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The Highest Knowledge (Matt. 2:10-11)

by Ronald Goetz

Dr. Goetz, a Century editor at large, holds the Niebuhr distinguished chair of theology and ethics at Elmhurst College in Elmhurst, Illinois. This article appeared in the Christian Century, December 21-28, 1983, p.1176. Copyright by The Christian Century Foundation; used by permission. Current articles and subscription information can be found at This material was prepared for Religion Online by Ted and Winnie Brock.

When they saw the star, they rejoiced exceedingly with great joy; and going into the house they saw the child with Mary his mother, and they fell down and worshiped him. Then, opening their treasures, they offered him gifts, gold and frankincense and myrrh [Matt. 2:10-11].

The wise men, having achieved the object of their trek, succumbed to their feelings of joy and awe. They had lost the composure and reserve of scholars and sages, giving way to an ecstasy of naked adoration. There was no possibility of rational detachment in the situation; they could only praise and pour out their gifts in their dumbfounded worship of the newborn infant.

Having humbled themselves in such an extravagant manner before a tiny child, did they thus forfeit their credentials as "wise" men? Did they who ventured forth wise return home foolish? Or was it the other way around -- that they were wiser after their stellar searchings and esoteric speculations had been grounded in the ecstasy of Bethlehem? Clearly, the latter is the case. However, this judgment does not rule out the possibility that they may have felt a bit sheepish on their return journey, as they reflected on their unabashed ardor in the presence of the babe.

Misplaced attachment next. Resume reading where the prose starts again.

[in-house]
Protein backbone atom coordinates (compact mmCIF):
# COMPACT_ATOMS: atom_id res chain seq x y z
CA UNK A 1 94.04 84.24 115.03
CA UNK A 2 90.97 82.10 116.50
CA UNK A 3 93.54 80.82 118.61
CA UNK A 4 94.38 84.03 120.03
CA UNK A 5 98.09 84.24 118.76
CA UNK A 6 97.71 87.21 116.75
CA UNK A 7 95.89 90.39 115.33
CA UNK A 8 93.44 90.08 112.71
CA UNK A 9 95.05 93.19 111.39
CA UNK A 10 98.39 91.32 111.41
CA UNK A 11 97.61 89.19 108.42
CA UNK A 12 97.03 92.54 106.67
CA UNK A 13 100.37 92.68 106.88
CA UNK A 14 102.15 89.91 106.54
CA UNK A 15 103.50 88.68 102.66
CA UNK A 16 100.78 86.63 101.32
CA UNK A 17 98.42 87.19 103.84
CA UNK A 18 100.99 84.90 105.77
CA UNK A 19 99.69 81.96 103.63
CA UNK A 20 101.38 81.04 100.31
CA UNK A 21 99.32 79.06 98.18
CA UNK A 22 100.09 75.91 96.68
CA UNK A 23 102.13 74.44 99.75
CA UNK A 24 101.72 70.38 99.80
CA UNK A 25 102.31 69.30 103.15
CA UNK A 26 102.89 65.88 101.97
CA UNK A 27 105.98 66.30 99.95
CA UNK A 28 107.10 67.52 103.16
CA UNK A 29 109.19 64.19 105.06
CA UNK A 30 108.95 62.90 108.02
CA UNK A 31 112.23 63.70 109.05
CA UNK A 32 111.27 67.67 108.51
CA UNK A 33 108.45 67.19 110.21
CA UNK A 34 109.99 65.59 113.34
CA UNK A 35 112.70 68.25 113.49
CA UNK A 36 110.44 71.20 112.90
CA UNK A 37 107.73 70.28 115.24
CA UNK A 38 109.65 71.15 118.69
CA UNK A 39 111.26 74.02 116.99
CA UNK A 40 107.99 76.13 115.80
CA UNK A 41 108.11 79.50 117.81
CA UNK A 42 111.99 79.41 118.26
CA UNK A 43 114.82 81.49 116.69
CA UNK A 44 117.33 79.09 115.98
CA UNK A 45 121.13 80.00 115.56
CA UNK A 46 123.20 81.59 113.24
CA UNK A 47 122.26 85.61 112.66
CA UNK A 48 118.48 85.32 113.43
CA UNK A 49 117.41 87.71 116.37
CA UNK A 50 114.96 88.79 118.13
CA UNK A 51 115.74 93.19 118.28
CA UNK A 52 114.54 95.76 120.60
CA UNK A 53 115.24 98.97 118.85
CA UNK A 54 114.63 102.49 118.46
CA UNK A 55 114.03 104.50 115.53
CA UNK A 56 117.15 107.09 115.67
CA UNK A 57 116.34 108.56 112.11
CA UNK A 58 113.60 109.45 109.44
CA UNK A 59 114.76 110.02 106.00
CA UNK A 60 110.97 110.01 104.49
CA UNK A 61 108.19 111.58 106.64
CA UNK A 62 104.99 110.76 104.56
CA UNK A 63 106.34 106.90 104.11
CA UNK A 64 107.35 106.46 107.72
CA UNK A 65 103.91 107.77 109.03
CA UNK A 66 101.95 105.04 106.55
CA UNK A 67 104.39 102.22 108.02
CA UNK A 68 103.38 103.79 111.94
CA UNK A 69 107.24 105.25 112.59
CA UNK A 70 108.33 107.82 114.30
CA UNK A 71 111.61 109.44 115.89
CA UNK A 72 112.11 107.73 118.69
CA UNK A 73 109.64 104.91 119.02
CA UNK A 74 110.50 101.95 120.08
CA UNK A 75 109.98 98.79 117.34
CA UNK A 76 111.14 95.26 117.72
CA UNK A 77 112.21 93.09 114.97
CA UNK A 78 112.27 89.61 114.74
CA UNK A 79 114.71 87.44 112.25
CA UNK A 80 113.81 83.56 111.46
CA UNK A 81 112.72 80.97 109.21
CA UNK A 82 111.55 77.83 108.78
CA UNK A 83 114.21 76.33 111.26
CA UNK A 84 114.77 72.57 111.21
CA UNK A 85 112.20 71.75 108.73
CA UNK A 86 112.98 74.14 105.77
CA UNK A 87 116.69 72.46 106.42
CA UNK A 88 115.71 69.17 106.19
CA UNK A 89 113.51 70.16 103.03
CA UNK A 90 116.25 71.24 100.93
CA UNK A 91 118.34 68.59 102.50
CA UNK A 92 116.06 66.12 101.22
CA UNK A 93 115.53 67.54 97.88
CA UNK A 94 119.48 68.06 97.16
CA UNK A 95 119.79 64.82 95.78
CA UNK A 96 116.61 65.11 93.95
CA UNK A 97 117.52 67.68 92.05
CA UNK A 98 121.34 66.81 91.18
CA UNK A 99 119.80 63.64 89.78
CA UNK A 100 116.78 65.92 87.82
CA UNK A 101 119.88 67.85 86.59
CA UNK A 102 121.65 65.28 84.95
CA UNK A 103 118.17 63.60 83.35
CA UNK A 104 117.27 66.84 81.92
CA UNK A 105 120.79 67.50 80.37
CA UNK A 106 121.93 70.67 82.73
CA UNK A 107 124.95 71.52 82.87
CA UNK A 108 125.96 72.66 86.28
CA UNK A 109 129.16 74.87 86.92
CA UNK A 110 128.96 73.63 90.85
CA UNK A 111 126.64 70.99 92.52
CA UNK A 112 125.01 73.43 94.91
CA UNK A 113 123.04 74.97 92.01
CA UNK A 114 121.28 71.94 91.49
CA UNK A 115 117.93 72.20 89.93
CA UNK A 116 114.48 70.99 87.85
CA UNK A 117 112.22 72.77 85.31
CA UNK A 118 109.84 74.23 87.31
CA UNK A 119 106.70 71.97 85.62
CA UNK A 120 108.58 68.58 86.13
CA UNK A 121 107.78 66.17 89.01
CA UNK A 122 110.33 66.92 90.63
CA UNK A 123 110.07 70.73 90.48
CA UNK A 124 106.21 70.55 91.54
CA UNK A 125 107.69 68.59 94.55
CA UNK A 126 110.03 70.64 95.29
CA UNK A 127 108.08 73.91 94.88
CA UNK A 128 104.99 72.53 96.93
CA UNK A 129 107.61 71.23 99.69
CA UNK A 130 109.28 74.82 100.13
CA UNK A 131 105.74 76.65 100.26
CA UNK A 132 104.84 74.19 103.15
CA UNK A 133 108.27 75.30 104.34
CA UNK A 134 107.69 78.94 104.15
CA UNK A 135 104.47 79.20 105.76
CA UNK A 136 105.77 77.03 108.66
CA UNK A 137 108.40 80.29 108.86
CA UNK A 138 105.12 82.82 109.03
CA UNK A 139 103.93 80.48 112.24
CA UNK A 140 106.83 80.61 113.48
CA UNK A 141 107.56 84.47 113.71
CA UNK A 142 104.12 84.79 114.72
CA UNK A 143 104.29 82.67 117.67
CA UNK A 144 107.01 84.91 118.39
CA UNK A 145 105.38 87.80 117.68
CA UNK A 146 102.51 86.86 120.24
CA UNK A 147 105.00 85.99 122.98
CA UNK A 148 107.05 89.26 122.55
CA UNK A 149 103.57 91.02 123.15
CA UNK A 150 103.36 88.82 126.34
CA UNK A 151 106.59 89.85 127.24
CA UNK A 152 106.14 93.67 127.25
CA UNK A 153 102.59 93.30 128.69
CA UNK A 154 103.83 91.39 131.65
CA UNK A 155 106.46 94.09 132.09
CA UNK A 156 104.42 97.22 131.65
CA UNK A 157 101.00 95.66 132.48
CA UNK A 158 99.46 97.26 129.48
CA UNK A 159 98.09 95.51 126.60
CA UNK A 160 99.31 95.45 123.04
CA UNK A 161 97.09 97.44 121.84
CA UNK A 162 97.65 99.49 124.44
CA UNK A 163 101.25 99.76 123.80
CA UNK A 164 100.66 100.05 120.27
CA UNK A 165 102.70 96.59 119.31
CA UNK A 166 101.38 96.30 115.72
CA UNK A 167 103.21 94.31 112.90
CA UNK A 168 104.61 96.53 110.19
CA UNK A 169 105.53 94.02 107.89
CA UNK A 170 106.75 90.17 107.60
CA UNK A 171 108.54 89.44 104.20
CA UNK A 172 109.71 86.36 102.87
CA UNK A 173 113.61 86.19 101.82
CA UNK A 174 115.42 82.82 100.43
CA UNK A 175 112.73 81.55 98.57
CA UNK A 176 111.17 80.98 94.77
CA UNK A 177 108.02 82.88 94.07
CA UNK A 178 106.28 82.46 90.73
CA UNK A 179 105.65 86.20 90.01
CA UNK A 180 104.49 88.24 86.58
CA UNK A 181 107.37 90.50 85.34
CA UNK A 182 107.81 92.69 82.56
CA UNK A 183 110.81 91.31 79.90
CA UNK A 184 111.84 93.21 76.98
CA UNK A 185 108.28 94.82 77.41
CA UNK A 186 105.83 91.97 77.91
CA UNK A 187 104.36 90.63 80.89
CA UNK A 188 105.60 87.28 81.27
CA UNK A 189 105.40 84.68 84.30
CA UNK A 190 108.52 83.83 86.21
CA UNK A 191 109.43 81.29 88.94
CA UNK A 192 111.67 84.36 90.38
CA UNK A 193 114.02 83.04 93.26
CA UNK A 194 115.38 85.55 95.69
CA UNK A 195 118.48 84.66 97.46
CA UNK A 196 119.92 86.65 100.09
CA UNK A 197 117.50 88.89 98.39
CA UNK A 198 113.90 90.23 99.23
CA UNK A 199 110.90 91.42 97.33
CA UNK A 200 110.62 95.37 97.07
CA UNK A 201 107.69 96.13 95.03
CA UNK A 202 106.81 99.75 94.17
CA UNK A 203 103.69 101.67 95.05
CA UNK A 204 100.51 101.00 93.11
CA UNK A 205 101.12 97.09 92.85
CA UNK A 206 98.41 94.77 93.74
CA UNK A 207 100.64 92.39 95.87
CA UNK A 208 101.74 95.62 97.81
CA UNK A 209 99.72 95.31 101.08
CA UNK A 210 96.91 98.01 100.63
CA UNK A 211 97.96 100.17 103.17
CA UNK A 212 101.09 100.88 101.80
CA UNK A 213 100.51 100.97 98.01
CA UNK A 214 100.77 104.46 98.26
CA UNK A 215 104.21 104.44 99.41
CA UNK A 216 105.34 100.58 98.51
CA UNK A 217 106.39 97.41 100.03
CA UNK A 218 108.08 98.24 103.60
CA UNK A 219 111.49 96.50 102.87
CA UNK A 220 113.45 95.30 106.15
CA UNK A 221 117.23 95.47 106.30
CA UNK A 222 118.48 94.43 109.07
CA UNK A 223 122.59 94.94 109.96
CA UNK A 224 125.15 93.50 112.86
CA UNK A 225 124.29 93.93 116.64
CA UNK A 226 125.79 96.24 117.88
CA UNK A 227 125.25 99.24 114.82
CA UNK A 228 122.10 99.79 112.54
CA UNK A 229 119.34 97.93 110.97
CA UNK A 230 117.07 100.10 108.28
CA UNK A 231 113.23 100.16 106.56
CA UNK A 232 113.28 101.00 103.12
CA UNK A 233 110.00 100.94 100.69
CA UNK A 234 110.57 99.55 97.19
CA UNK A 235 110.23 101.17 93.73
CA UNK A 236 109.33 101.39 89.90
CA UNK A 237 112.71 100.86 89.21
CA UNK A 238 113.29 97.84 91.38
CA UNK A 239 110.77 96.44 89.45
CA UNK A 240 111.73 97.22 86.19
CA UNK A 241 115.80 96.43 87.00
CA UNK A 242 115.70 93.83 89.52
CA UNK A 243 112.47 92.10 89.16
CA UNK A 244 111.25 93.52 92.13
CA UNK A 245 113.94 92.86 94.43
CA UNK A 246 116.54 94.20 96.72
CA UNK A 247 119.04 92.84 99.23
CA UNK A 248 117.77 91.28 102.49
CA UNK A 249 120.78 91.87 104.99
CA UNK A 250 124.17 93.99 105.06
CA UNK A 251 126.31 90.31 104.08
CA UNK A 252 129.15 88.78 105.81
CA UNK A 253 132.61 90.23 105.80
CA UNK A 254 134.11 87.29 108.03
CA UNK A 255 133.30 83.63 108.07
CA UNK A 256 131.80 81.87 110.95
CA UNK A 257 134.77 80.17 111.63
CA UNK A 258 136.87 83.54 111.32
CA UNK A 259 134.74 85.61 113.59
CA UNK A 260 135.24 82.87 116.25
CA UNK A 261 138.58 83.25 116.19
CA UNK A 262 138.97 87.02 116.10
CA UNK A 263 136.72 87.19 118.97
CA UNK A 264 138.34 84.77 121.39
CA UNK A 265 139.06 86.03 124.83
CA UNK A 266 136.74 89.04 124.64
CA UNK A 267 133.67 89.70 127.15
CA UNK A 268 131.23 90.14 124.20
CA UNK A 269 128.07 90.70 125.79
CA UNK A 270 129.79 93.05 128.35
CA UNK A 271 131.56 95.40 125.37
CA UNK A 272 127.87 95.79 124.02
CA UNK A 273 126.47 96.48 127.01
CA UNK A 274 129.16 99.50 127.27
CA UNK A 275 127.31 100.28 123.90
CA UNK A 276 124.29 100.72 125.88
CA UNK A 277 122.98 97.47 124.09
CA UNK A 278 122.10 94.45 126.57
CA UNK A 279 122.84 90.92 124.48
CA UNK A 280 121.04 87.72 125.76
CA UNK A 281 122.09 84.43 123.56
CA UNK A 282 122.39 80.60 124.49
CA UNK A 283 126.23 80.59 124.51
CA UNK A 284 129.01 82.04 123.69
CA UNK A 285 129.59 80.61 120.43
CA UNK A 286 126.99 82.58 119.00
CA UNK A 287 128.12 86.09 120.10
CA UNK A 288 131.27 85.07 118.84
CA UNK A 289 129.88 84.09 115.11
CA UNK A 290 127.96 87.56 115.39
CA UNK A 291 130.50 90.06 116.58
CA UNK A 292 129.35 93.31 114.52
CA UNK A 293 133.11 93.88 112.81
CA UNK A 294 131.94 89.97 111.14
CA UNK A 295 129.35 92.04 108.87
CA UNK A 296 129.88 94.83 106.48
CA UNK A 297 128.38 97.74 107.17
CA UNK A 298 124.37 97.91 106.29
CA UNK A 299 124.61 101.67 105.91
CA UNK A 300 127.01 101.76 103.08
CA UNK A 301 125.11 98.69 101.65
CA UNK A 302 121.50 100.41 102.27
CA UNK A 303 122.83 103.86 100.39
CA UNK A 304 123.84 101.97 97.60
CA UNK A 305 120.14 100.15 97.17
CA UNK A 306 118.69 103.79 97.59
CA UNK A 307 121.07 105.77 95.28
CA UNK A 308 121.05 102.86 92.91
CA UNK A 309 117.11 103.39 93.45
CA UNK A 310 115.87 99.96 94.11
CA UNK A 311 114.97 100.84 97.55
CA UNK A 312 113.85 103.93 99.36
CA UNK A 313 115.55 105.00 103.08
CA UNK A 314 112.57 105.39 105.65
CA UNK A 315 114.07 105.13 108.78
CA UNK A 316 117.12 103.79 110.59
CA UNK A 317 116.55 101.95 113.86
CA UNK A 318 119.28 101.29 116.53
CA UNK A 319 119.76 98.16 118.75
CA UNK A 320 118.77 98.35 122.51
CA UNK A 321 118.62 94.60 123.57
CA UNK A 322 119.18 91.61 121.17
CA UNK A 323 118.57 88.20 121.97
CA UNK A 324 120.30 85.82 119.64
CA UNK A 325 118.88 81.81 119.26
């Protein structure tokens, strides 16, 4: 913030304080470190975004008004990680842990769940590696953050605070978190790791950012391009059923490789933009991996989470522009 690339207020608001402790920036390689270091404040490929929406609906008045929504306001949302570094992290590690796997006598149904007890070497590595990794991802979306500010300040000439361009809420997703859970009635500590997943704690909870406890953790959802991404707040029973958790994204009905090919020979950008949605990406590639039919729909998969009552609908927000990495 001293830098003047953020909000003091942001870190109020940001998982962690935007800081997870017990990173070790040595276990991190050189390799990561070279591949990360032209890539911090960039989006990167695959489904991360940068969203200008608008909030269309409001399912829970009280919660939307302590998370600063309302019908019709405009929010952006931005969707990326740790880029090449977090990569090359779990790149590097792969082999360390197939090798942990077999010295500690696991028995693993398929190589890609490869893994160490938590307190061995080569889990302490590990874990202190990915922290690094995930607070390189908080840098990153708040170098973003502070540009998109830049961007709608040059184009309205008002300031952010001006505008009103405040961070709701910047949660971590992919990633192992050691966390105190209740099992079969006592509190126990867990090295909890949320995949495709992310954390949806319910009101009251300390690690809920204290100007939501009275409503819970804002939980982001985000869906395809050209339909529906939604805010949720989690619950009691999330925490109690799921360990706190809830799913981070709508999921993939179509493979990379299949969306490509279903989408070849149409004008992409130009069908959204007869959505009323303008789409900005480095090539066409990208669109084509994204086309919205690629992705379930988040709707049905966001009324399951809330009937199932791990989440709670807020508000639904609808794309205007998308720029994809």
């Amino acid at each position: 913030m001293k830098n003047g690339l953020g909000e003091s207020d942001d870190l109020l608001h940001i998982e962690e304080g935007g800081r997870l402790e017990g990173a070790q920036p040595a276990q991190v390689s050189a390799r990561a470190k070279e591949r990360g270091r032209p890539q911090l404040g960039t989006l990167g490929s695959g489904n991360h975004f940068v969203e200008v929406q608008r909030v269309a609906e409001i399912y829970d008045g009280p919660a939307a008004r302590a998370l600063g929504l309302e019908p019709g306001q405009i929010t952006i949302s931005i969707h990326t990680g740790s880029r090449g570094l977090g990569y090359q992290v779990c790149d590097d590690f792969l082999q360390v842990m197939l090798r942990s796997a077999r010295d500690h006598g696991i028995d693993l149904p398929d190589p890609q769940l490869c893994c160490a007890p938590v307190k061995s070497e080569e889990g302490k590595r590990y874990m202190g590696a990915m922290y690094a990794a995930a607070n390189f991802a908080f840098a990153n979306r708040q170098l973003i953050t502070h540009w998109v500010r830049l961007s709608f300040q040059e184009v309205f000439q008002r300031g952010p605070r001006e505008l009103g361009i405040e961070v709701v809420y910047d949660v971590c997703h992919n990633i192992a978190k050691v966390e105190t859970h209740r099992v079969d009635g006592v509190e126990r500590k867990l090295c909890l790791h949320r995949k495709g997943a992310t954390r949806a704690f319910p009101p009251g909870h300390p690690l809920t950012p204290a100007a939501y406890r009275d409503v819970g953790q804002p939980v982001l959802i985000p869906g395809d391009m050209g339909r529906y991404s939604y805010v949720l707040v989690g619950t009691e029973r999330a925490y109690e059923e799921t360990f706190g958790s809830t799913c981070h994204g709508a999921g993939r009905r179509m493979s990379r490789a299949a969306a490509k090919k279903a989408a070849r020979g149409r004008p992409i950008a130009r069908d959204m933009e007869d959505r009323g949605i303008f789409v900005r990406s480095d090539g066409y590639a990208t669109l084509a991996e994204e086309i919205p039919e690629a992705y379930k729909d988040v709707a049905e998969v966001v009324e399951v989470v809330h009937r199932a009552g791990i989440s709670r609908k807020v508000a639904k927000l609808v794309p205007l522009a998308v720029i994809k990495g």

What may have embarrassed the wise men were the implications they were driven as logicians to draw from their recognition of the divinity of the child.

Can these events mean what they seem to mean? Could it be that we are not alone in our finitude? Could it be that our fallenness and sin are a burden that God seems, already in this birth, determined to share? The gaping chasm between God and human beings -- which human reason has perceived and before which it has trembled -- has been bridged by this infantís merest yawn. In short, if the infinite, all-wise, all-powerful, ubiquitous God can become what we are, what is to prevent us from being made, by the selfsame infinite wisdom, power and ubiquity, what he himself is? (Athanasius).

The recognition that God was in Christ is both a statement about Godís doing and a summary statement of the whole of human destiny. To say that God was in Christ is to say that it is within the power and promise of God to make us "partakers of the divine nature" (II Pet. 1:4).

Not only does the infant king overcome the moral barrier that our sin erects between the creator and the creature, he overcomes the metaphysical barrier as well. Not only does God love us in our finitude, he loves us in his infinite being. The Magi must have reflected, as the rational men they were, that God intended to woo us, win us, have us and hold us into his eternity. God wills that we share his very nature -- for why else would he have become human? How else could we be saved?

It is in some ways ironic that incarnational theology should have become Christian "orthodoxy." The very term "orthodoxy" carries with it connotations of conservative, even reactionary consolidation. Sadly, Christian orthodoxy has often been guilty of suppression and persecution in its attempt to preserve the truth of Christianity. In fact, the incarnation shatters every orthodoxy and leaves us gasping at the boldness of Godís action.

God becoming what we are! Sin, death and the devil taken into hand! Our works, our struggles, even our failures seem to have eternal significance. Therefore all our present wisdom, theology and religion are relativized, in the light of their eventual significance. We do not need to pretend to final truth because we know that we have been to the birthplace of the one who is the final truth. Compared to what we will know, we know next to nothing. All we know for sure is that the prospect of the final consummation of all things is cause for giddy expectation. Perhaps this above all is what Christmas teaches us: the highest human knowledge is joy.

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